BY HANK REICHMAN
Harvard University’s 600 dining hall workers went on strike this morning, calling for the university to pay them a living wage just a month after the elite school’s current fundraising drive hit a record-breaking $7 billion in donations. Harvard has been left scrambling to stockpile frozen food to feed students, according to the student newspaper.
The strike is the first at Harvard since June 1983, when dining service employees held a one-day work stoppage, according to university spokeswoman Tania deLuzuriaga. Unlike the work stoppage beginning today, that walkout did not occur while classes were in session.
After four months of contract discussions, negotiations between the school and the workers broke down yesterday afternoon. As of 8 a.m., deLuzuriaga said, there were no scheduled negotiation sessions set. Brian Lang, president of UNITE HERE Local 26, said the administration and the union have agreed to enlist Harvard economics professor Lawrence Katz and Massachusetts Institute of Technology professor emeritus of management Robert McKersie as mediators when discussions begin again.
UNITE HERE is seeking annual pay of $35,000 for employees who want to work a full year rather than the shorter academic term. It is also asking for no increase in health care costs.
The workers have the support of many students, and members of Harvard’s Student Labor Action Movement were on-hand for the protest this morning. Some students handed out flowers to striking workers during the demonstration. “They ensure we’re healthy year round and now as students it’s our turn to ensure [dining service] workers remain healthy and are able to afford health care for their families,” said Grace Evans, a sophomore with the group, who said it has circulated a petition in support of the workers with more than 3,500 signatures. An alliance of 15 Harvard Law School groups called the strike a “struggle” rooted in race and class. A group of Harvard Medical School students who analyzed the university’s health plan during the negotiations called the costs “unaffordable” for the average dining hall employee.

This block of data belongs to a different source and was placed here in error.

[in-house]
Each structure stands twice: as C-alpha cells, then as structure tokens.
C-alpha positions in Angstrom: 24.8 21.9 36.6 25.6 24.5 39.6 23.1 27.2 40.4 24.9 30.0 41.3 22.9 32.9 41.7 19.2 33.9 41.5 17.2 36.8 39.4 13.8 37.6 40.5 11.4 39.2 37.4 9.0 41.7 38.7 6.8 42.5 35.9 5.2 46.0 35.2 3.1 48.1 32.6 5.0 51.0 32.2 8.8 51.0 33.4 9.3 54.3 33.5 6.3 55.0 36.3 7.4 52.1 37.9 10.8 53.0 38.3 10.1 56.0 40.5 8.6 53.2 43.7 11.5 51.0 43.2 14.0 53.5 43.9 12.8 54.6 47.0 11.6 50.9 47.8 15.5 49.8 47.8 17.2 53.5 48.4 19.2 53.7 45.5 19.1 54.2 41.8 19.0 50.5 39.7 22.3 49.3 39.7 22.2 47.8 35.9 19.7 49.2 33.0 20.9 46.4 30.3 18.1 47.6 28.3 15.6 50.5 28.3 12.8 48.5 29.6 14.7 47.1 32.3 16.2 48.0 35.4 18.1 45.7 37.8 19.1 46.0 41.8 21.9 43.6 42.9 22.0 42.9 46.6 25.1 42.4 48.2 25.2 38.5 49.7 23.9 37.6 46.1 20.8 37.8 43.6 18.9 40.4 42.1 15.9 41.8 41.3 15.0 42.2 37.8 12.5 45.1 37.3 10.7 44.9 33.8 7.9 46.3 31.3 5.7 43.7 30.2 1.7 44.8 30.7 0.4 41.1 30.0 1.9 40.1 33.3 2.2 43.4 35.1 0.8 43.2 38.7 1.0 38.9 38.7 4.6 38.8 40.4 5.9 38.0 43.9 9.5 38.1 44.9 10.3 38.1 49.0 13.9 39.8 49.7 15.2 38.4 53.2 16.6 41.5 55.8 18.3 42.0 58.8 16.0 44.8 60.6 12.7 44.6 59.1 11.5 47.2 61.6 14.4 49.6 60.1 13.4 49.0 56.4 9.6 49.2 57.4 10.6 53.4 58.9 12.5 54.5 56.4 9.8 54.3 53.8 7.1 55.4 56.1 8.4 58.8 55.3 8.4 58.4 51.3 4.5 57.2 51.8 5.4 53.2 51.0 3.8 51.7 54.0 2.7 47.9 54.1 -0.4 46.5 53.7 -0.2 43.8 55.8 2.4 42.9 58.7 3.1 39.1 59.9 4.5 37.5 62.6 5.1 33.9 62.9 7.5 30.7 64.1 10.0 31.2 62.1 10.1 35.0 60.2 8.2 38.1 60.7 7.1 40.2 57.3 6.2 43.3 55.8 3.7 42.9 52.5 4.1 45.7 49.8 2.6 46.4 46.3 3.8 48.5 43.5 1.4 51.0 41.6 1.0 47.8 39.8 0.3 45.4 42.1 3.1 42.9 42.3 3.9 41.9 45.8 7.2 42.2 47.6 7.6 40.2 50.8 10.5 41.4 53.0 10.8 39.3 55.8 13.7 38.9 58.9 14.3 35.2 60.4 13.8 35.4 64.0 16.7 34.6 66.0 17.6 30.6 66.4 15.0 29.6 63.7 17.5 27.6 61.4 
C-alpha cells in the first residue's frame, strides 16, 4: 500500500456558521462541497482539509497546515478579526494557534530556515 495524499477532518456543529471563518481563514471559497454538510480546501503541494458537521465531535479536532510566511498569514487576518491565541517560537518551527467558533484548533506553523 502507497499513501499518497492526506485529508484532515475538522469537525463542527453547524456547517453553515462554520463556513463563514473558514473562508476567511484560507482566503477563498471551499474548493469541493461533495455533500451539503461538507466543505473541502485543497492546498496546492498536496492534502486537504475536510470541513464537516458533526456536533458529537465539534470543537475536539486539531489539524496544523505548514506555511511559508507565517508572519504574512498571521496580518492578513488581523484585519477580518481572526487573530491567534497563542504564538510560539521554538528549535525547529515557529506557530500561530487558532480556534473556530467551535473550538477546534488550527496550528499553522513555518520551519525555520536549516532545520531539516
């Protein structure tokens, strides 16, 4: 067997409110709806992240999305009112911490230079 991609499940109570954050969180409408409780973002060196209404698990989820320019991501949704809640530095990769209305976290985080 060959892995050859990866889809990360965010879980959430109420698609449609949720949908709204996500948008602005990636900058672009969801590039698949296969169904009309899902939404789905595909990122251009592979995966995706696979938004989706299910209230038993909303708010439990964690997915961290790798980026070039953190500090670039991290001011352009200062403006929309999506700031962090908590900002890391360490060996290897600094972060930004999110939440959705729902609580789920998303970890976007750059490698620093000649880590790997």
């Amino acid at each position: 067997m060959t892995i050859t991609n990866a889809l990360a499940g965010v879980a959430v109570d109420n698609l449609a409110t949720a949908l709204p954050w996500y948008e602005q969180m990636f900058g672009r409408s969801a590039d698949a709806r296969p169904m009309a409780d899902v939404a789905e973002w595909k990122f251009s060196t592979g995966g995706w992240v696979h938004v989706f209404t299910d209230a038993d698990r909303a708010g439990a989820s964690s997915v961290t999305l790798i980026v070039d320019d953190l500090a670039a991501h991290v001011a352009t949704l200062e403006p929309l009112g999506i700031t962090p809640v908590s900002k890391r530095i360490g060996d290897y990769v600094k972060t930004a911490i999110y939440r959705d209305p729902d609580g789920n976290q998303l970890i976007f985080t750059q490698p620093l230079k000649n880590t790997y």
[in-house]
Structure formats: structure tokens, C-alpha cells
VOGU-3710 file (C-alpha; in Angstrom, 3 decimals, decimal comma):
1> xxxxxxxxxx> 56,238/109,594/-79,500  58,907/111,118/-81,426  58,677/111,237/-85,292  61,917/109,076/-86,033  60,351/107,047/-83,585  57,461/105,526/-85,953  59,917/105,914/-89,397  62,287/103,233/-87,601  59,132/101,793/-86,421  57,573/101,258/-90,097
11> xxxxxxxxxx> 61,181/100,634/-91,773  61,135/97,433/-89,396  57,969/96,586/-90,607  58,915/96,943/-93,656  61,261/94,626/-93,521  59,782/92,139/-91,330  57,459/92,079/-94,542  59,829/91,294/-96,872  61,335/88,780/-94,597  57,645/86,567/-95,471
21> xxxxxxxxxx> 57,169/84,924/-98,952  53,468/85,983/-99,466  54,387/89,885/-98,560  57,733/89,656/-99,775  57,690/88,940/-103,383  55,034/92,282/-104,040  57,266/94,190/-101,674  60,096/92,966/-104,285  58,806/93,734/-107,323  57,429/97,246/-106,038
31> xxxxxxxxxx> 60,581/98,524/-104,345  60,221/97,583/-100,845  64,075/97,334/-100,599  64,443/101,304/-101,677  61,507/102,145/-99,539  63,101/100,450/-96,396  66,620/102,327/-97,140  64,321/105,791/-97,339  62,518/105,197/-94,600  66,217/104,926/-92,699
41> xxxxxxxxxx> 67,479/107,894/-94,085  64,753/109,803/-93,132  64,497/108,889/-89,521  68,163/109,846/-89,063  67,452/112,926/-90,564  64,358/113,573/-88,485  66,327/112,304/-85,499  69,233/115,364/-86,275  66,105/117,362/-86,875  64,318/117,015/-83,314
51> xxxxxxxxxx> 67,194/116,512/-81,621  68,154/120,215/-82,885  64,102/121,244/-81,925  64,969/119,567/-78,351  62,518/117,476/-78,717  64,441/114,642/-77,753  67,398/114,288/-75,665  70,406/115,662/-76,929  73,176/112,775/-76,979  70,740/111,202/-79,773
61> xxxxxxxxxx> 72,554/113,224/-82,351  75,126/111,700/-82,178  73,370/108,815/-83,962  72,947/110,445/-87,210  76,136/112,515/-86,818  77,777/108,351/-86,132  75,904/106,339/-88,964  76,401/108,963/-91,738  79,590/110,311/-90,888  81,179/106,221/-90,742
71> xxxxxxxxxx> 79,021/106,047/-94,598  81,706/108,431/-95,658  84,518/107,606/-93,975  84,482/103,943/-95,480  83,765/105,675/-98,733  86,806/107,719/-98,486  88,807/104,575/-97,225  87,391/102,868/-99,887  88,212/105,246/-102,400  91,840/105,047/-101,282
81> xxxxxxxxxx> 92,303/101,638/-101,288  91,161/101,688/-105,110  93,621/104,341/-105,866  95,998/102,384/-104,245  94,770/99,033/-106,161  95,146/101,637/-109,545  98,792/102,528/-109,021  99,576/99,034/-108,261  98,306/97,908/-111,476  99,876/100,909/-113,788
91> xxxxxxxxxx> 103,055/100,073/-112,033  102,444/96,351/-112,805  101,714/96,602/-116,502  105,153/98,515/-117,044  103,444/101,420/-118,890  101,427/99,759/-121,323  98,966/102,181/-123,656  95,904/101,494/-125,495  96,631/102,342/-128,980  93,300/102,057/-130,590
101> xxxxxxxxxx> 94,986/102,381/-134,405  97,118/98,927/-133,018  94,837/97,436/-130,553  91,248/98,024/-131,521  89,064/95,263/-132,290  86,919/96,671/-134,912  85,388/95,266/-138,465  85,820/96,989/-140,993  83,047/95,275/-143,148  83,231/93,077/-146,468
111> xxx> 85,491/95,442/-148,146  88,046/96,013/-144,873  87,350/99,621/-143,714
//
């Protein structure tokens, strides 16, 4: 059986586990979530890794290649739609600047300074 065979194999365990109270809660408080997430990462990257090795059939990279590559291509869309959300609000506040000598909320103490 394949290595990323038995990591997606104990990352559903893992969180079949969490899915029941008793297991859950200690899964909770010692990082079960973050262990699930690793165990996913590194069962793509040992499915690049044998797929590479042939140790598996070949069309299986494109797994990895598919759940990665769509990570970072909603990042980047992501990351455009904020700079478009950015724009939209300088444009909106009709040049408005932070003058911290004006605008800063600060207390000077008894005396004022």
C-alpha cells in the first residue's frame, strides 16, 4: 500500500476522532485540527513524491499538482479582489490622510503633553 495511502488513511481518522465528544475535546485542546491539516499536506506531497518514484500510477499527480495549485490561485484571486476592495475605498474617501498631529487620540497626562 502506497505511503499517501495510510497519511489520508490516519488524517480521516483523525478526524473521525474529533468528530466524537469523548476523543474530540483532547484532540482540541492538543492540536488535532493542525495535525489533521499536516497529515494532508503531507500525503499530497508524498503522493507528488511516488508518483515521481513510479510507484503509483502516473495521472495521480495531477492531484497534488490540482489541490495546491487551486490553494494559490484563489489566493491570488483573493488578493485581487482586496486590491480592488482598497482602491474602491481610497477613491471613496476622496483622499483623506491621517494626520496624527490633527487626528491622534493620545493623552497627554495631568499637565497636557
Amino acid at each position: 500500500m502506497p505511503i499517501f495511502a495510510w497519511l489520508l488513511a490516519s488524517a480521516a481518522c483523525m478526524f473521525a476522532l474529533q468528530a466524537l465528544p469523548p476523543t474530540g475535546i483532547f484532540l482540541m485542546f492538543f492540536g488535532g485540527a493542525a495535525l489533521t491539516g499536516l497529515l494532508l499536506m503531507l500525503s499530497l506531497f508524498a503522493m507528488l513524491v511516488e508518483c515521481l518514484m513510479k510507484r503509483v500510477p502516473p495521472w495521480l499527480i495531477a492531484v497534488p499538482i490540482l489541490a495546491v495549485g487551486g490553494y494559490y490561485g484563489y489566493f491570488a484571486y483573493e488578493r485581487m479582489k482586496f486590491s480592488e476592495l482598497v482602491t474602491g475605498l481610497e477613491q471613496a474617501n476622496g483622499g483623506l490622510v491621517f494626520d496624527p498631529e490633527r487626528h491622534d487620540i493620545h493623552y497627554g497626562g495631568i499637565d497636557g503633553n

The strike is hinged on the school’s extraordinary financial success, with fundraisers easily beating their goal to bring in $6.5 billion by 2018. Harvard maintains the $7 billion, like the rest of the university’s endowment, is earmarked for other purposes, and cannot simply be drawn on to increase workers’ pay. Returns on the school’s $37.5 billion endowment have been lagging for years, and its fund managers lost $2 billion in the 2016 fiscal year. Strike organizers say the huge fundraising sum is symbolic of Harvard’s vast wealth — and its relative stinginess when it comes to paying its laborers. The endowment, which funds about one-third of the school’s operating revenue, is by far the largest in the higher education world.
Harvard workers deserve a decent income and adequate and affordable health care. The university can more than afford to provide these. I hope members of the Harvard faculty will offer the kind of support their students are providing.